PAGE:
An unincorporated nonprofit association, or UNA, is the nonprofit version of a limited liability company. It is defined as two or more people who join together by mutual consent to pursue a common nonprofit purpose. The UNA is considered a separate legal entity from its members for tax and debt purposes. No authority or management organization is required because it is a nonprofit organization.
Because of its nonprofit nature, it is not necessary to file your unincorporated nonprofit association with a registered agent, though it may be recommended if you intend the organization to survive for more than a year or desire the UNA to be very prominent.
A UNA can be dissolved simply by abandoning it. Of course you must be sure all debts and liabilities you owe have been paid, but you can walk away from the UNA at any time. If there are less than two people within the UNA, it is automatically considered dissolved.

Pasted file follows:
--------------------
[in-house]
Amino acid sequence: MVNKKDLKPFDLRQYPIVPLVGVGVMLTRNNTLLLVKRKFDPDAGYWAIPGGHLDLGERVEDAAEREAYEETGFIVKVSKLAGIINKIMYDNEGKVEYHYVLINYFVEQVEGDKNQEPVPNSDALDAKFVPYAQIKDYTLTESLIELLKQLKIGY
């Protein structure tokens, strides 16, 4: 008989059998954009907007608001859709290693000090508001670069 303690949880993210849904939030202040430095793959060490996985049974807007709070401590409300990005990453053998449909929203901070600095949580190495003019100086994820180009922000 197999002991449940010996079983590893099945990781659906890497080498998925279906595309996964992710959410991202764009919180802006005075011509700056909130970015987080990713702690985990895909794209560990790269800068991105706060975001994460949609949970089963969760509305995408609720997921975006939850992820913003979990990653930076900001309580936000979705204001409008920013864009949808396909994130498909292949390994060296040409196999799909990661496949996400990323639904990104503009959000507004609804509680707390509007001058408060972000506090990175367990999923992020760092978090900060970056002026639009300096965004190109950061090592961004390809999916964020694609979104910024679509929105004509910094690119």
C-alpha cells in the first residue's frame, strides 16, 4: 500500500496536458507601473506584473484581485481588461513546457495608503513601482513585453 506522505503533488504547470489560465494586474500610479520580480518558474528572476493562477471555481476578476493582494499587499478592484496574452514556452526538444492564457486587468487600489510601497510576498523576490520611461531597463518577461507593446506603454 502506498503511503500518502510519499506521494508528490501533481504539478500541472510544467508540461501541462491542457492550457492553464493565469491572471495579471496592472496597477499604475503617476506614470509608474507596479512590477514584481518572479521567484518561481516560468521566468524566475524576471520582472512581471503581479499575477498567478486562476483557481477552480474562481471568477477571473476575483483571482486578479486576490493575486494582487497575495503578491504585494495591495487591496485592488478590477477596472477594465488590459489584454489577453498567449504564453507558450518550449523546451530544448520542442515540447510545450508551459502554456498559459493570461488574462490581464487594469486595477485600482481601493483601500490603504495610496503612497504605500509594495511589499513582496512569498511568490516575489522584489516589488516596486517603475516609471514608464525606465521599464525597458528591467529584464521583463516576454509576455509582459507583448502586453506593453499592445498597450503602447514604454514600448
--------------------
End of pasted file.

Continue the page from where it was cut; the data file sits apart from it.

A UNA gets all the benefits of being nonprofit, which include no requirements for leadership organization, no requirement of registration, and no taxes. This makes it ideal for groups of limited time such as:
- 527 Committees (political groups not regulated by the Federal Election Commission)
- political action committees
- political fund-raising campaigns
- public affair committees
Since the vast majority of UNAs are political in nature, it might be smart to hire a business attorney to protect your group or attack others. UNAs such as the Swift Boat Veterans for Truth and the Moveon.org Voter Fund have made and broken political elections, so having an attorney is a good idea.